There’s a simple, effective way to stop this atrocious cruelty; that is for us all to consume only plant-based foods. Such a change in diet will not only end the ongoing massive bloodshed, but also benefit public health. So please help to spare the billions of animals incarcerated, tortured and murdered by opting for a plant-based diet today. Our deep thanks Karen Davis, Shawn Bishop, and the staff and volunteers of Animal Liberation Victoria as well all others around the world who work tirelessly to preserve the lives of our animal friends.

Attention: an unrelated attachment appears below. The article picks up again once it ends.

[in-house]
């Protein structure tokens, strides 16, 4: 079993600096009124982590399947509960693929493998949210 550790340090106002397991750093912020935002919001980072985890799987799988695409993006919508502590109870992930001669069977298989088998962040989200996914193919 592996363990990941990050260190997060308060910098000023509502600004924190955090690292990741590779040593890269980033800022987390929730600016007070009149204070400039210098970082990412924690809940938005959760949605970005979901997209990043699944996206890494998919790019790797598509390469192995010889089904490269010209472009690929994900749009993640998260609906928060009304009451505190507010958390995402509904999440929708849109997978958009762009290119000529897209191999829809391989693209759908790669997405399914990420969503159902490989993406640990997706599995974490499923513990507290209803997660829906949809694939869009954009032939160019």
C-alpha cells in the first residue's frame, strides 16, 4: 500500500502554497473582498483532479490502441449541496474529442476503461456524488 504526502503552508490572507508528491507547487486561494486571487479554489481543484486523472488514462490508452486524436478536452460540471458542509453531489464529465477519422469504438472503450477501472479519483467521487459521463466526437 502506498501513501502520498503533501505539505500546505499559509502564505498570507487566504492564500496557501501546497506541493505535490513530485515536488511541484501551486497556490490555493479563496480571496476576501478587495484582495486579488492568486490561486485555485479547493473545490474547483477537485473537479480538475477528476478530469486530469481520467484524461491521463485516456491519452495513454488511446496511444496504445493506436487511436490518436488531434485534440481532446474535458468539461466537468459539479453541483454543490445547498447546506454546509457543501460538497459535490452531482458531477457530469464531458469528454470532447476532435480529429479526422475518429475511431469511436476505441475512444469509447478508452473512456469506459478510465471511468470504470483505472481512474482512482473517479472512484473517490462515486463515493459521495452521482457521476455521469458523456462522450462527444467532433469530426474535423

For more information on cruelty to chickens and other factory farmed animals, please visit the following websites: Animal Liberation Victoria
The Sanctuary
United Poultry Concerns

Thank you for watching this week’s edition of Stop Animal Cruelty. We sincerely pray for the day when all beings will live in peace and harmony through God’s loving grace.